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Valutazioni e recensioni del libro (3 4 classificazione a stelle
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    Fantastic world-building, dynamic and enthralling

    The Stark Divide is the type of book I never thought I'd read. I usually only read books with some type of romantic component. The romance doesn't have to be the center of the story but there must be a romance. Well, back in November 2017 J. Scott Coatsworth asked me if I'd review The Stark Divide for Xtreme Delusions. At the time I was just too busy to accept but he asked if I could do it in January and I said yes. I was really nervous to start reading the book because it's just not my usual kind of story. I'm a huge Star Trek fan, beginning with The Original Series which came out when I was around 12, but I've never read science fiction books and never really cared to. It's hard to say why I even said "yes" to Scott when asked to read The Stark Divide. I guess part of the reason is that I was a bit flattered that he wanted me to read it and was willing to wait until I had time in my schedule. I am SO glad that I said yes and convinced myself to start reading this book. I didn't have to read very far into the story to get hooked. The Stark Divide is broken into three parts with ten years between part one and two, and then 20 years between part two and three. Because I've never read this type of book before I'm not really sure how to review it. I'm one of those readers who has a hard time describing exactly what it is about a book that catches, and keeps, my attention. The Stark Divide was fascinating to me. Parts of it definitely remind me of Star Trek episodes, and the idea of creating a new world out of an existing "dead" planet is similar to one of the movies, but the complexity of the writing and the "world" that Scott has created are truly something. The Stark Divide contains a rich cast of diverse characters, both queer and straight, with creative names for the flora and fauna contained on the new world. Scott has thoughtfully provided a glossary of terms and names of people in the story but I actually had very little trouble keeping track of things and didn't refer to it much. I'm going to conclude by saying that the blurb describes the story accurately and much better than I ever could. I was kept on the figurative edge of my seat much of the time while reading this and had to force myself to put it down at 5 a.m. at one point so that I could be at least partially functional when meeting with friends later that day. At 87, 239 words it's longer than the books I normally read. It also took me a bit longer than normal to read it but I don't mean that in a bad way at all. I had to take more care when reading because I don't usually read science fiction, but, believe me, it was time well spent. The Stark Divide doesn't have a cliffhanger but the scene is set for more to come and I'm looking forward to reading the next book in this series. An advanced copy of this book was provided to me but my review was voluntary and not influenced by the author. ***Reviewed for Xtreme-Delusions dot com***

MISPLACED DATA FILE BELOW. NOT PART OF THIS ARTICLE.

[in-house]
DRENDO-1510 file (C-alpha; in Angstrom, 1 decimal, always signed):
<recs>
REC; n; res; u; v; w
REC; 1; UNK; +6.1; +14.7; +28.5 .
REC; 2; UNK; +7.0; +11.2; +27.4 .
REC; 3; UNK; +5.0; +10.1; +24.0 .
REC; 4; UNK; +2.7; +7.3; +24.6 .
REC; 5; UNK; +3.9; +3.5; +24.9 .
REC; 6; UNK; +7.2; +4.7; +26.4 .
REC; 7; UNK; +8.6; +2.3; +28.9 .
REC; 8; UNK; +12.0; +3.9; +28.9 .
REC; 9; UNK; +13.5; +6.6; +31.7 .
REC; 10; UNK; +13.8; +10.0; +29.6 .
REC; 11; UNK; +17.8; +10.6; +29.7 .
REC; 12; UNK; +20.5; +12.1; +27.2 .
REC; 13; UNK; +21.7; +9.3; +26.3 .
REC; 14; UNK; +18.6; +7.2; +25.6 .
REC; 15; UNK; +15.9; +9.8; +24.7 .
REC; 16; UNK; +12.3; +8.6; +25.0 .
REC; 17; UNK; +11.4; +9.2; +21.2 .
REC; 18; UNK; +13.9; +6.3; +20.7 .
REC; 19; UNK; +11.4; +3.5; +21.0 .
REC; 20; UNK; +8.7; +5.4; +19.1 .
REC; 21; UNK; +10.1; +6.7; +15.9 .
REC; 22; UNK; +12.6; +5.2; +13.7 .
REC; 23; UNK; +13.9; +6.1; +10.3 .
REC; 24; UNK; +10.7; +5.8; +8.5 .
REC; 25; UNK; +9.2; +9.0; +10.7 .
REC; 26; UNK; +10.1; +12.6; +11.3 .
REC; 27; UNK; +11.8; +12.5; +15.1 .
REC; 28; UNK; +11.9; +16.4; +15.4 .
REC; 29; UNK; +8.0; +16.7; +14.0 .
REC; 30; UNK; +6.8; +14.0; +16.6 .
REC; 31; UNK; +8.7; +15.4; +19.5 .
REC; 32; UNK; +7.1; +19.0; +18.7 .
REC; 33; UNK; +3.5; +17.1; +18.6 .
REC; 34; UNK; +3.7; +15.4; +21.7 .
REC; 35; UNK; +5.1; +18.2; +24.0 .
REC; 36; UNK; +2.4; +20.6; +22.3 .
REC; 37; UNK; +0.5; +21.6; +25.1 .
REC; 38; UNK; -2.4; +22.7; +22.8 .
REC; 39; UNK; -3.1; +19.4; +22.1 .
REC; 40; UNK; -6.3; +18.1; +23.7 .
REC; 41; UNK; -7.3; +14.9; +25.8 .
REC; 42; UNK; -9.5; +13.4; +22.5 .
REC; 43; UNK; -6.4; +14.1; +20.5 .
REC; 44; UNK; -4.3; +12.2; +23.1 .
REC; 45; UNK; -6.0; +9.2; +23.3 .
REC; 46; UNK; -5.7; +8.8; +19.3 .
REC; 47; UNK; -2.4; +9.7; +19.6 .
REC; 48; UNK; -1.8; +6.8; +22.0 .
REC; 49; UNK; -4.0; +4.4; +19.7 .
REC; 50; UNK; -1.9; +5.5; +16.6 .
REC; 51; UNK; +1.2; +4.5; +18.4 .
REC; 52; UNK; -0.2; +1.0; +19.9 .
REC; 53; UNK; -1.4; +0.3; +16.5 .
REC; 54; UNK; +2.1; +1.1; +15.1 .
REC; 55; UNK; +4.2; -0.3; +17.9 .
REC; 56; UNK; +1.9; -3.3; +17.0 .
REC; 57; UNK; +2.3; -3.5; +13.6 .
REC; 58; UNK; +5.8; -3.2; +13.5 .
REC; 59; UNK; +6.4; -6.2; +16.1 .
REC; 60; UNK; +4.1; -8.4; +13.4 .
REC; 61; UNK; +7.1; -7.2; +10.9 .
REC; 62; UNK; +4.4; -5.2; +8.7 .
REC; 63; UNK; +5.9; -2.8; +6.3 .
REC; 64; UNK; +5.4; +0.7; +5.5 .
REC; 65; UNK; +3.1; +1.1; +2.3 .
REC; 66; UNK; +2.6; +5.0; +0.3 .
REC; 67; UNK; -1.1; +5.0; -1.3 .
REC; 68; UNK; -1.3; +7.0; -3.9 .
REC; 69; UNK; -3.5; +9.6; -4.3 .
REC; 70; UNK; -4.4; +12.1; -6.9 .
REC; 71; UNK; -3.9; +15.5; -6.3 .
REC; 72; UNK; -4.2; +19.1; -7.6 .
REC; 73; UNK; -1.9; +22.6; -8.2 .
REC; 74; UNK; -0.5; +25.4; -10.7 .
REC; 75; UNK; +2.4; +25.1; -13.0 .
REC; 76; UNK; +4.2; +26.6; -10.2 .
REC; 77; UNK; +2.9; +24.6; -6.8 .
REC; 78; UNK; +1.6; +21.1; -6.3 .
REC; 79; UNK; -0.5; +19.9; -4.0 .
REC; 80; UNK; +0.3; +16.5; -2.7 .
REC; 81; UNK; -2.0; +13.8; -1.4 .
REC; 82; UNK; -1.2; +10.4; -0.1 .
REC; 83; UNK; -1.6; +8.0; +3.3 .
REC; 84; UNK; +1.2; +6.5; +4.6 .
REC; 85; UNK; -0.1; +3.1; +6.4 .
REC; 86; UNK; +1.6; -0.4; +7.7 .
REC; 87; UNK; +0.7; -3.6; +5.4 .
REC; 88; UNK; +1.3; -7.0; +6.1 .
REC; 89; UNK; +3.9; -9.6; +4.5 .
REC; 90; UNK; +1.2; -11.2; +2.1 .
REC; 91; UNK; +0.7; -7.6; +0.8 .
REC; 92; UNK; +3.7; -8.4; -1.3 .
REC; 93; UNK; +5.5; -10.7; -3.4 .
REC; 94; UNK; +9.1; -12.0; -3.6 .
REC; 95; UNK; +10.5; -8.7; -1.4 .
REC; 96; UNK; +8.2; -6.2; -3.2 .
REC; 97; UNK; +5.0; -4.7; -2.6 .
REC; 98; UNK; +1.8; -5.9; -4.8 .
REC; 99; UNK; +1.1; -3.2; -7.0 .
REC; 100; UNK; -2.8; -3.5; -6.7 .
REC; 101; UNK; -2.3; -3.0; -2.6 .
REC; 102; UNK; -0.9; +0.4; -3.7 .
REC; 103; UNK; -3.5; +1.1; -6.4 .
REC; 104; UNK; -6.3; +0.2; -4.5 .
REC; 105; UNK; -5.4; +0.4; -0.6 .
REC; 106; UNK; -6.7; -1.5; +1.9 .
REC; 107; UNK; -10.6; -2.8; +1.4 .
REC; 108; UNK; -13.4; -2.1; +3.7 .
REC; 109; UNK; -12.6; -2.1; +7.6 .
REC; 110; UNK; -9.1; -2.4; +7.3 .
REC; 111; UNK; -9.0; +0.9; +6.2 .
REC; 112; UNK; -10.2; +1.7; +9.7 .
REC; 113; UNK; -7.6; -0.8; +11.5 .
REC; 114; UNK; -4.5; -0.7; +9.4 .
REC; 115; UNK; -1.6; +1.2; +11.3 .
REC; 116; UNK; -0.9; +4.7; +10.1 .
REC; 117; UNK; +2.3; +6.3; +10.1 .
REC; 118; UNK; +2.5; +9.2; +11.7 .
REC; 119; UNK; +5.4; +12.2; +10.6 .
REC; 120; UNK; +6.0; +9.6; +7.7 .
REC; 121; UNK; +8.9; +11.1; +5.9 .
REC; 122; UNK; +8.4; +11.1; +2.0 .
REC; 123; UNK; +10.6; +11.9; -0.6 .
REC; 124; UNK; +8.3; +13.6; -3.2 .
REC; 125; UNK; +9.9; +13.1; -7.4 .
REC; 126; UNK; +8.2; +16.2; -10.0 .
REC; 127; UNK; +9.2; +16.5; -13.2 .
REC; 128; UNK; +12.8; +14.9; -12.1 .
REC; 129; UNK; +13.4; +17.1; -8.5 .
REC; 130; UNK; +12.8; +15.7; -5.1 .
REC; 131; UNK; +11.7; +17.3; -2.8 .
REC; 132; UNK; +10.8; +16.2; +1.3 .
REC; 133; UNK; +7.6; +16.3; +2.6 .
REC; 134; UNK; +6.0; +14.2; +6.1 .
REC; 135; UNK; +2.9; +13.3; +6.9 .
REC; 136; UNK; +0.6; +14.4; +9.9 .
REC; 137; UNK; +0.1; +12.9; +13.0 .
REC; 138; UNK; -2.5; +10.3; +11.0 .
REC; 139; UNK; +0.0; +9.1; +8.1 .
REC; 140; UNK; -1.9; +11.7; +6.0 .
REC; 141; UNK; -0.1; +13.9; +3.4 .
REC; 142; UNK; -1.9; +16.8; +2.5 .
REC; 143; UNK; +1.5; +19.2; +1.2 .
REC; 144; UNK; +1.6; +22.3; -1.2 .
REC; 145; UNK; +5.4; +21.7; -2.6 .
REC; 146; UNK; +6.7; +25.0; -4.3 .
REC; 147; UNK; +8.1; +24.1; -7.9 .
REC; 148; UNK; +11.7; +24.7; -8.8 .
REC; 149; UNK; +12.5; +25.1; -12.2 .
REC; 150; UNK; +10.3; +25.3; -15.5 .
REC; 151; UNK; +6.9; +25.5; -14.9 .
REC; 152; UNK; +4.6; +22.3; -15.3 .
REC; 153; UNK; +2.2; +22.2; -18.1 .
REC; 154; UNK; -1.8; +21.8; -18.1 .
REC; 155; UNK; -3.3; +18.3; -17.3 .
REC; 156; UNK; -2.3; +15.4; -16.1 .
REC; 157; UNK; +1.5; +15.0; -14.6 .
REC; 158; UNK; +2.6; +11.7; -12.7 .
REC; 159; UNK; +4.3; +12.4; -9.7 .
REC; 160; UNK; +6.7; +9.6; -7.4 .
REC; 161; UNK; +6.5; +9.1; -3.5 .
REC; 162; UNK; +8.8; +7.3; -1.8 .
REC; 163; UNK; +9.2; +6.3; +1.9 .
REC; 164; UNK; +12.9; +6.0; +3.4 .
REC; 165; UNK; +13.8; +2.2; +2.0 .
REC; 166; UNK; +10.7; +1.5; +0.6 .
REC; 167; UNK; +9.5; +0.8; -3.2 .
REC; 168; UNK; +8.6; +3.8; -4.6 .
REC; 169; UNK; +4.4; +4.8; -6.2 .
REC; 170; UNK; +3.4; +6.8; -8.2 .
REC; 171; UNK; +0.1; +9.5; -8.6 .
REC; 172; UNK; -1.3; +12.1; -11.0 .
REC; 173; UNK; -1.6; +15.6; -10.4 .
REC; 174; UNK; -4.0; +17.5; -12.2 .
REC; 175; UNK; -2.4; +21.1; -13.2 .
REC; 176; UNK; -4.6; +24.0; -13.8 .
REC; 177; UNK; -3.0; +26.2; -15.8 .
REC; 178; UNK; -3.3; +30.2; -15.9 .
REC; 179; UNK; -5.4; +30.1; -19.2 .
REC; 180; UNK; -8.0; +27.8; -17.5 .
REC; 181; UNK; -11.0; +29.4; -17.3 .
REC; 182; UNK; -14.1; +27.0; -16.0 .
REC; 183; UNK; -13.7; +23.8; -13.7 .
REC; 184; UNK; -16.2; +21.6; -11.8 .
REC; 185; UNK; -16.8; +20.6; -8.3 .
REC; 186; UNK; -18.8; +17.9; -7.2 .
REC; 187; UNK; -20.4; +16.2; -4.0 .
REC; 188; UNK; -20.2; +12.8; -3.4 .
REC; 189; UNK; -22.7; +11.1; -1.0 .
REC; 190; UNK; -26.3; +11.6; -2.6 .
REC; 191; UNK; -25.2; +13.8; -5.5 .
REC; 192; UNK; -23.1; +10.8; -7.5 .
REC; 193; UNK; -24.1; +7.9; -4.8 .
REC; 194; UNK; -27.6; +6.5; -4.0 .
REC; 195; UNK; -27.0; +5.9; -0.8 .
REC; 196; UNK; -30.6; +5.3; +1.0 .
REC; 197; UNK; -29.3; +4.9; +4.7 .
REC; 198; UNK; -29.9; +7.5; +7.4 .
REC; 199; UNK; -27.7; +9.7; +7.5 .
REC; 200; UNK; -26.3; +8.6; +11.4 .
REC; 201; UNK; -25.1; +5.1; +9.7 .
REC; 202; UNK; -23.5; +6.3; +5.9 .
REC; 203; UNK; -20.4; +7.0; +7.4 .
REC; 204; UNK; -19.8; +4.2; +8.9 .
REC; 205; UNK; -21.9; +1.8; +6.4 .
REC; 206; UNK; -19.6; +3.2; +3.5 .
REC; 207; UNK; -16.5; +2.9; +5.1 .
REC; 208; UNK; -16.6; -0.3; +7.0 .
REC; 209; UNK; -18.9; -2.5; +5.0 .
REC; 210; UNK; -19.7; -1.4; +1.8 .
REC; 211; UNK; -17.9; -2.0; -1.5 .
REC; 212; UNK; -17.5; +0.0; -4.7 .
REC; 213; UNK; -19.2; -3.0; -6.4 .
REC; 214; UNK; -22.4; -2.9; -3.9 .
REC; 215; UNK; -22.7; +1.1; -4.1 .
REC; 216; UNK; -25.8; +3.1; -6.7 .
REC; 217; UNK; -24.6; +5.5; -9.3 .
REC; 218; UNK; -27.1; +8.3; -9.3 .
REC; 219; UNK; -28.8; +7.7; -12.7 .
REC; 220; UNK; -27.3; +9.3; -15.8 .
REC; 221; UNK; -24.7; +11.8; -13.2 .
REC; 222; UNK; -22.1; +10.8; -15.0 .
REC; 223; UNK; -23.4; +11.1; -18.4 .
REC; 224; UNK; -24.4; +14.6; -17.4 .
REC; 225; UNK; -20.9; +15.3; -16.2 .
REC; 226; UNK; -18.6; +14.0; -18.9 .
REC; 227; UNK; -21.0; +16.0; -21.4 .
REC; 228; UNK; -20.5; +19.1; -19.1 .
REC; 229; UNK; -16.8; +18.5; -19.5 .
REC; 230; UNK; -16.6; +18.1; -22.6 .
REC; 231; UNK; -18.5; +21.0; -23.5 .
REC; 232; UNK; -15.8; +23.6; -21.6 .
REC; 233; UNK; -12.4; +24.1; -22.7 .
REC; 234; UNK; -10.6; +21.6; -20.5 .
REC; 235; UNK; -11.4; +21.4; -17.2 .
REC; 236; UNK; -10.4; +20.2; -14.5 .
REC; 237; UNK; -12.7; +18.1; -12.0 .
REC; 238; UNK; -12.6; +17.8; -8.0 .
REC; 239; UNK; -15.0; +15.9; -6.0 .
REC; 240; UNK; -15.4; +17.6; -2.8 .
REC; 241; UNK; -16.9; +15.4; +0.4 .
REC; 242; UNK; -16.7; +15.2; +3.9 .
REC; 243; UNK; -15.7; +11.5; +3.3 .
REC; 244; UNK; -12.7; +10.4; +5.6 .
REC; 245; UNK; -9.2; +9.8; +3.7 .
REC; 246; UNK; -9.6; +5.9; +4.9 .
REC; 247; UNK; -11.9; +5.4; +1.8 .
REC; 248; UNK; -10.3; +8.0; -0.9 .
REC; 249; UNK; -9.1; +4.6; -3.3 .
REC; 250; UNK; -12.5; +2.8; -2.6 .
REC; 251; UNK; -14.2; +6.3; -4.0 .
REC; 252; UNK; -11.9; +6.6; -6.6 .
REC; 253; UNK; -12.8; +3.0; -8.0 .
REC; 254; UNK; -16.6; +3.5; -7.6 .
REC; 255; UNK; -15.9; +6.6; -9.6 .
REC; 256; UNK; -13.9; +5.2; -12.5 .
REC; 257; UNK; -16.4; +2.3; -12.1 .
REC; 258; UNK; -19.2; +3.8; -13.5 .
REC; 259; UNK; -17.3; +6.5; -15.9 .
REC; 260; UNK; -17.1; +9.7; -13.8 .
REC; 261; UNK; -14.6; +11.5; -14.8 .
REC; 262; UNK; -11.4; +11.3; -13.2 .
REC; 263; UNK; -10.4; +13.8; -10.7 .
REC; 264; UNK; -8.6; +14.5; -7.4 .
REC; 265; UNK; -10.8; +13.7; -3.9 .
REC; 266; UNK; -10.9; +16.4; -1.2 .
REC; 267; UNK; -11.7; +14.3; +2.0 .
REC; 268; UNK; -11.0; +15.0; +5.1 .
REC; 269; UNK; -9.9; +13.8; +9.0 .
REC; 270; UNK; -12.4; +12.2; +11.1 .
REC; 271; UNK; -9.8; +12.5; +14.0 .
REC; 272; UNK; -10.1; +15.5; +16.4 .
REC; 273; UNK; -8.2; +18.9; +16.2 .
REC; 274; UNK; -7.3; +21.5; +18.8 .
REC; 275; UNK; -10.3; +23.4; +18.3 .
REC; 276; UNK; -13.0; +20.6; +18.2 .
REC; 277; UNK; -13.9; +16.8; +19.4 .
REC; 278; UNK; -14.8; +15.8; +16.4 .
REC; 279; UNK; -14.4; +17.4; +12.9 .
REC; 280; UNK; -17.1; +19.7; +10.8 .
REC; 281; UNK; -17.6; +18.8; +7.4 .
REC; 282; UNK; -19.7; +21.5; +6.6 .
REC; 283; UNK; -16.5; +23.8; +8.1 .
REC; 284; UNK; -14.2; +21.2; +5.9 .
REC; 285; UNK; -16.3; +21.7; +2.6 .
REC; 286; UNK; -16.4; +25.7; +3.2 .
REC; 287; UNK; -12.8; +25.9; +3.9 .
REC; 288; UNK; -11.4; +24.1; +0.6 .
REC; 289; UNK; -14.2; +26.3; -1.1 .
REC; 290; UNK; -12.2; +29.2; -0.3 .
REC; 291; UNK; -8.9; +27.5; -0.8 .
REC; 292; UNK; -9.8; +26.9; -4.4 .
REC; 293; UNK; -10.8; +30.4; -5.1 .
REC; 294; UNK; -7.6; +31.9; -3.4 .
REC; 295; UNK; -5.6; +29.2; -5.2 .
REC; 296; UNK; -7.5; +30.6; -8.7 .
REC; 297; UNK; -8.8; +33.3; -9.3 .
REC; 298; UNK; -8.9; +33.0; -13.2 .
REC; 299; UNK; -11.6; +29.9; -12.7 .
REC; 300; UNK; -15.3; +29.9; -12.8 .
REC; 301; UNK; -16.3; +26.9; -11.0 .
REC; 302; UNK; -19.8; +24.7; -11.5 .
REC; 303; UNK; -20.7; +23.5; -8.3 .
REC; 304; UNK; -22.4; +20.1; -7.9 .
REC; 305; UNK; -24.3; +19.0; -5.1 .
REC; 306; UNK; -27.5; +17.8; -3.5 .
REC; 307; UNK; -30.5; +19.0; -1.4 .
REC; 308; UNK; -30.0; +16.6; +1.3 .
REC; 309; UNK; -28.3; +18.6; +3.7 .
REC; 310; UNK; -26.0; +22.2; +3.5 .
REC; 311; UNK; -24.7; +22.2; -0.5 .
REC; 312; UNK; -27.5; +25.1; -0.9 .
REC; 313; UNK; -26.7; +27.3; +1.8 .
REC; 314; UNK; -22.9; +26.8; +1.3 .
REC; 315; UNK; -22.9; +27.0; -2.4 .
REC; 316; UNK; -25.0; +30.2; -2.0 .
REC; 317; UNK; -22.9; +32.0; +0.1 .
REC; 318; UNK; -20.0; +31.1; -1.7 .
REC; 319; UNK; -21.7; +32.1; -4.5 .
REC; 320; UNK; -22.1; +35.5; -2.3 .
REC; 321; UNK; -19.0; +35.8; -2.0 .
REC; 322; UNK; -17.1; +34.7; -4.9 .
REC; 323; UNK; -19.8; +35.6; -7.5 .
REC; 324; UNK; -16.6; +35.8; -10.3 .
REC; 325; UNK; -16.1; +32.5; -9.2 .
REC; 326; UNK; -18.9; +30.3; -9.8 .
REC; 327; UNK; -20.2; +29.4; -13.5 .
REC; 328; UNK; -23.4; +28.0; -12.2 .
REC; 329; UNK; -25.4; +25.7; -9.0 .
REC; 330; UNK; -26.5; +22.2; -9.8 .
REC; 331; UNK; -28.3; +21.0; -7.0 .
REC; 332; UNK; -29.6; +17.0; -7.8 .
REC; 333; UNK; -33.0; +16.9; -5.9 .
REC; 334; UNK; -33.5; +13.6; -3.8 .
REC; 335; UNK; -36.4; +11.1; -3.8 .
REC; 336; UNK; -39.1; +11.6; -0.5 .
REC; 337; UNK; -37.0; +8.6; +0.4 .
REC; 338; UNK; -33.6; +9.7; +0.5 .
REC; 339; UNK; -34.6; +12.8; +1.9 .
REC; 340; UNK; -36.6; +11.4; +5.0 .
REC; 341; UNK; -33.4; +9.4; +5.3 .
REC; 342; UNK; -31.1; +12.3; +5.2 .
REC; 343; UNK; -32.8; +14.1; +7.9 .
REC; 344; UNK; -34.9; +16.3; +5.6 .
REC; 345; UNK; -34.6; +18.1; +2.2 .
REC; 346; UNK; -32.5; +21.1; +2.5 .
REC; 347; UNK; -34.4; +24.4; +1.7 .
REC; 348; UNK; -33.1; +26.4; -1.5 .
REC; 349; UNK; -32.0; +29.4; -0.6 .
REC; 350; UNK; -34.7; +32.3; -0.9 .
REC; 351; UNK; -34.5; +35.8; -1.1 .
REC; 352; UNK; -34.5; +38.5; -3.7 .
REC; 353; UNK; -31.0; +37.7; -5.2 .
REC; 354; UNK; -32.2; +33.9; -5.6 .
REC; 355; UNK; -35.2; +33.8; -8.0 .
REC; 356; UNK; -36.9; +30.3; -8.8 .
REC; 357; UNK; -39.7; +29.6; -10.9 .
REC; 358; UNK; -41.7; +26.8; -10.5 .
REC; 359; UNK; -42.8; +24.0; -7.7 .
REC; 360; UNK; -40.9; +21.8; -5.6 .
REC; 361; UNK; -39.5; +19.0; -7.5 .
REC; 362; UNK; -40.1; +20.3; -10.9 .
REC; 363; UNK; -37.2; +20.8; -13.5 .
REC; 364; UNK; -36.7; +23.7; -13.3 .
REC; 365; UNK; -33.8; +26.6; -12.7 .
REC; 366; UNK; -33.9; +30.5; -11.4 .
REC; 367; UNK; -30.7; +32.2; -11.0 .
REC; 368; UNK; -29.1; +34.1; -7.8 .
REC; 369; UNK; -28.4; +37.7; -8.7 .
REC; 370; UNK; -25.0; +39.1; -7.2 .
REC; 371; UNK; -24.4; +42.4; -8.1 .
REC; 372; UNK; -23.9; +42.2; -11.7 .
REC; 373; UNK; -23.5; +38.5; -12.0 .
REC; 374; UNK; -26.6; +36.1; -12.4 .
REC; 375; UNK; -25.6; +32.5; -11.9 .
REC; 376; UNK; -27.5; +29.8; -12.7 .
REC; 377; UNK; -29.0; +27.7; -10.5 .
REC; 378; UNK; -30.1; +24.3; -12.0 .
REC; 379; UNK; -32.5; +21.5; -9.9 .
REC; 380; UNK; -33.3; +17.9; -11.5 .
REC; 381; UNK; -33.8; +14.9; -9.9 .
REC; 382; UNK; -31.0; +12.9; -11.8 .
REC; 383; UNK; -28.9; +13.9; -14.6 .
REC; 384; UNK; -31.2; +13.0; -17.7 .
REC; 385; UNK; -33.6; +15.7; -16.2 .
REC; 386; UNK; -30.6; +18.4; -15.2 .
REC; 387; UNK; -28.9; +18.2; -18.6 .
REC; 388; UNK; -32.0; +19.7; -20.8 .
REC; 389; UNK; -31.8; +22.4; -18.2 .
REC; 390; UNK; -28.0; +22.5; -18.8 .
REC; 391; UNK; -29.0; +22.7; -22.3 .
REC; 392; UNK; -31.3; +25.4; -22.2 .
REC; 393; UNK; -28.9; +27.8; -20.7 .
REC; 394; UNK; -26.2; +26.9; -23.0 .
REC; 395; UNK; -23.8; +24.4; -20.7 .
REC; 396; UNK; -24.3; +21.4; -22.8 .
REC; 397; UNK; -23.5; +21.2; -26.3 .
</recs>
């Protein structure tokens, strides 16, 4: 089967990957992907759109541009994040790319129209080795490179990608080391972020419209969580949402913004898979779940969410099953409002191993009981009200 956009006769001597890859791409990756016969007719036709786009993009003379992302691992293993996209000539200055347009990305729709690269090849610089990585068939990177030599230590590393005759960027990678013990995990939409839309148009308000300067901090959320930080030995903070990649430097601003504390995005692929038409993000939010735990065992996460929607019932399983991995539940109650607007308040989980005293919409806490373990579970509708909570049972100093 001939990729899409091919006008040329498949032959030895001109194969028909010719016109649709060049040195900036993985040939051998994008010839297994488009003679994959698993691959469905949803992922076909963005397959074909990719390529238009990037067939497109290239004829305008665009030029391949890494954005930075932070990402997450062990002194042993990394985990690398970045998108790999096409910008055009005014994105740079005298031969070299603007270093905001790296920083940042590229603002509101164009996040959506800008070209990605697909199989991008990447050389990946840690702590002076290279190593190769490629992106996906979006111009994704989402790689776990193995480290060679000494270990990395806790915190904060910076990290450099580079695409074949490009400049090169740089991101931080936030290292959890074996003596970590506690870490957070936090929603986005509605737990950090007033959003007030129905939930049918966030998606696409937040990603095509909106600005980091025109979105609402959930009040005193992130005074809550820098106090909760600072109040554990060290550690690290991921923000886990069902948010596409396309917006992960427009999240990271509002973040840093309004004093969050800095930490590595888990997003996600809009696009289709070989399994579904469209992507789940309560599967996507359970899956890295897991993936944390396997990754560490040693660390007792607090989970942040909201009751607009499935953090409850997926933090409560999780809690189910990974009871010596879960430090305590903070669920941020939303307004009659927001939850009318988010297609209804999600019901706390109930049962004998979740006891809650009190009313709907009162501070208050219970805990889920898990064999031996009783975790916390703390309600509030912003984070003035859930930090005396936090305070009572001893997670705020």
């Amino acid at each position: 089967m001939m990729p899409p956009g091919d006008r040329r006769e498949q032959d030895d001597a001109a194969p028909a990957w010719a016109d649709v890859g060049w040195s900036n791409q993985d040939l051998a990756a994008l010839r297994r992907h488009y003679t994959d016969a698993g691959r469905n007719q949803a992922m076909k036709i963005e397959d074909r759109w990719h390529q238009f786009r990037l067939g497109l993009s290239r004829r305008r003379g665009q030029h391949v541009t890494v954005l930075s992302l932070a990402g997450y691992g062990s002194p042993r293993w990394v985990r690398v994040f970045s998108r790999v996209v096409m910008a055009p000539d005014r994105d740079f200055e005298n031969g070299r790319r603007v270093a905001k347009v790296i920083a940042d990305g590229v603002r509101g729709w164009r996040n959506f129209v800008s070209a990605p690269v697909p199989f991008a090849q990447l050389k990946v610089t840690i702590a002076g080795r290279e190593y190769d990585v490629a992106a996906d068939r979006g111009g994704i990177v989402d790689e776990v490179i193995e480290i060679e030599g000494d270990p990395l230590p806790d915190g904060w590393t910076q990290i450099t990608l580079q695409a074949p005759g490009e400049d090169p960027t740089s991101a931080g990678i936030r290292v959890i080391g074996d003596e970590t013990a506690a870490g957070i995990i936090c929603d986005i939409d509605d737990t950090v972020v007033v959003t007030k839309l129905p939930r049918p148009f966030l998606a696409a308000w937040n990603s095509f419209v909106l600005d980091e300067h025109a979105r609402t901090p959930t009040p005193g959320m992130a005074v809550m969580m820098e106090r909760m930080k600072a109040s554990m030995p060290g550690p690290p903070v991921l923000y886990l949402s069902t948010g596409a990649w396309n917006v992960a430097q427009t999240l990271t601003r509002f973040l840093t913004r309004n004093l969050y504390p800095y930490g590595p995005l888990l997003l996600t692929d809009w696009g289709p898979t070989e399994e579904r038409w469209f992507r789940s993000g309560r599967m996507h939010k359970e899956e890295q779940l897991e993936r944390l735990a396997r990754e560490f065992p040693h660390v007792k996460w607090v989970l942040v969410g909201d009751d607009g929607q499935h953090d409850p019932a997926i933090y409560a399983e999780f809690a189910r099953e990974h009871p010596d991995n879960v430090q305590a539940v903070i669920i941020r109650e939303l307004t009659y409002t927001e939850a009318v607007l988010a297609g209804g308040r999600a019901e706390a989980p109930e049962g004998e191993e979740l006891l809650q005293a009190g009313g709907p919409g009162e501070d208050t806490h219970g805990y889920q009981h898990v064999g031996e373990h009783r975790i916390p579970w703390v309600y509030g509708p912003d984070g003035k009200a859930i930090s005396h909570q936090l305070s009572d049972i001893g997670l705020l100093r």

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    Successfully ambitious epic diverse science fictio